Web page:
FERNANDEZ, ALVARO, one of the leading Portuguese explorers of the earlier 15th century, the age of Henry the Navigator. He was brought up (as a page or esquire) in the household of Prince Henry, and while still "young and audacious" took an important part in the discovery of "Guinea." He was a nephew of João Gonçalvez Zarco, who had rediscovered the Madeira group in Henry's service (1418-1420), and had become part-governor of Madeira and commander of Funchal; when the great expedition of 1445 sailed for West Africa he was entrusted by his uncle with a specially fine caravel, under particular injunctions to devote himself to discovery, the most cherished object of his princely master, so constantly thwarted. Fernandez, as a pioneer, outstripped all other servants of the prince at this time. After visiting the mouth of the Senegal, rounding Cape Verde, and landing in Goree (?), he pushed on to the "Cape of Masts" (Cabo dos Matos, or Mastos, so called from its tall spindle-palms), probably between Cape Verde and the Gambia, the most southerly point till then attained. Next year (1446) he returned, and coasted on much farther, to a bay one hundred and ten leagues "south" (i.e. S.S.E.) of Cape Verde, perhaps in the neighbourhood of Konakry and the Los Islands, and but little short of Sierra Leone. This record was not broken till 1461, when Sierra Leone was sighted and named. A wound, received from a poisoned arrow in an encounter with natives, now compelled Fernandez to return to Portugal, where he was received with distinguished honour and reward by Prince Henry and the regent of the kingdom, Henry's brother Pedro.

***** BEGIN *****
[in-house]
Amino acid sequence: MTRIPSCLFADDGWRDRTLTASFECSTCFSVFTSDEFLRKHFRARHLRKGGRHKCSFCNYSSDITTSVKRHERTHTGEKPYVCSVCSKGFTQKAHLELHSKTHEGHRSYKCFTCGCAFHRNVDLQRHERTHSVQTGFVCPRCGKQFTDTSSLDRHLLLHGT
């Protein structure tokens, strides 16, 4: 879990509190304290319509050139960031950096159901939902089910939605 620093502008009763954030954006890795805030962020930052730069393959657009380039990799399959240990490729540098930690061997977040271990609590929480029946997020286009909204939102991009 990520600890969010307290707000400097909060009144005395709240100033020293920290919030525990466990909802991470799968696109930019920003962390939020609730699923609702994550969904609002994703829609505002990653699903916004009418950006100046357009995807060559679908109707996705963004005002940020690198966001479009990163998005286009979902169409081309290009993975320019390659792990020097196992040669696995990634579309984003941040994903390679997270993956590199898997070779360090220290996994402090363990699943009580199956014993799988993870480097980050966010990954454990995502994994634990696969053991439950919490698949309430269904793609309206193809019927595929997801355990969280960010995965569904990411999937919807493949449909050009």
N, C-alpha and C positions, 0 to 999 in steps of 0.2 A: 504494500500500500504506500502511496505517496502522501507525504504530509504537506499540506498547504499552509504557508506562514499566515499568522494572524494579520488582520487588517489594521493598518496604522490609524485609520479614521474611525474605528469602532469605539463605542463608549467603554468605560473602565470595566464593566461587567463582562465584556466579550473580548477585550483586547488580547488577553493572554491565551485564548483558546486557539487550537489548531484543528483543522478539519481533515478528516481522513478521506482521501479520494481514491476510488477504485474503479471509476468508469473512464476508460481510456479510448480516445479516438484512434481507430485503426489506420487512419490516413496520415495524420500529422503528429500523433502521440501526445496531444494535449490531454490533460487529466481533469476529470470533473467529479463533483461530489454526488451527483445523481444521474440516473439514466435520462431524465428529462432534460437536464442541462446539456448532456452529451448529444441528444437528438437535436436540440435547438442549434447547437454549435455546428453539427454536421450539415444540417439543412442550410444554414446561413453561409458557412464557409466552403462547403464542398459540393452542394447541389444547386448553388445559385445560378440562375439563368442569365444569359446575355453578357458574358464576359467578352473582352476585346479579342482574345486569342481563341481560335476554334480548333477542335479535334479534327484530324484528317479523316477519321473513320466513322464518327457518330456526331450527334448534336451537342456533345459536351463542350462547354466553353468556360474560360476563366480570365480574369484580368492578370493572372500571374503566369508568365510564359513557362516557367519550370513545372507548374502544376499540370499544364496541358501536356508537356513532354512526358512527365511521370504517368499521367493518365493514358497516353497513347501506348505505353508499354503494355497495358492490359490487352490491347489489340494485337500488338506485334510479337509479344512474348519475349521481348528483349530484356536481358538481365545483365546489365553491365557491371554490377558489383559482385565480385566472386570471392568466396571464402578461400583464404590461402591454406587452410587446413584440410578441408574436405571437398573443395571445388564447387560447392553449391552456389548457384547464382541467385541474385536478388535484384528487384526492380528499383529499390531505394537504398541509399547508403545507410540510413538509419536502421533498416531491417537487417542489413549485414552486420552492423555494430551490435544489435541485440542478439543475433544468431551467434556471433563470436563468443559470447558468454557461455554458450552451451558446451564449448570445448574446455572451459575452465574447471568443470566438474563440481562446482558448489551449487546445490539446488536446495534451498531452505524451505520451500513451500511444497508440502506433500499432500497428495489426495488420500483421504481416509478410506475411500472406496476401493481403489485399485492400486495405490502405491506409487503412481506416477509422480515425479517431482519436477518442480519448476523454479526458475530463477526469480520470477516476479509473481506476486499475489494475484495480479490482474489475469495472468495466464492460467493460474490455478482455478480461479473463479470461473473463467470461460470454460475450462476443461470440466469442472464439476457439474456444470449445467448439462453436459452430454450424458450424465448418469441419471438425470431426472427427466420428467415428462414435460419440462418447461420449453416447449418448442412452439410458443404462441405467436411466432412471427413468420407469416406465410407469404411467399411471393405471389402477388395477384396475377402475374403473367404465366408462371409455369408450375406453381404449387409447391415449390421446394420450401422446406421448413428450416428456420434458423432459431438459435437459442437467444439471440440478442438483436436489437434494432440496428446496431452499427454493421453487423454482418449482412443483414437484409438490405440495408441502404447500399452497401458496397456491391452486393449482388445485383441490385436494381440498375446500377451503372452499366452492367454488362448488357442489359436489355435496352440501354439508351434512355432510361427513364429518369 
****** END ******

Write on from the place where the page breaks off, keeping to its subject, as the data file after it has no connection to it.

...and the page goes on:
See Gomes Eannes de Azurara, Chronica de ... Guiné, chs. lxxv., lxxxvii.; João de Barros, Asia, Decade I., bk. i. chs. xiii., xiv.
Note - this article incorporates content from Encyclopaedia Britannica, Eleventh Edition, (1910-1911)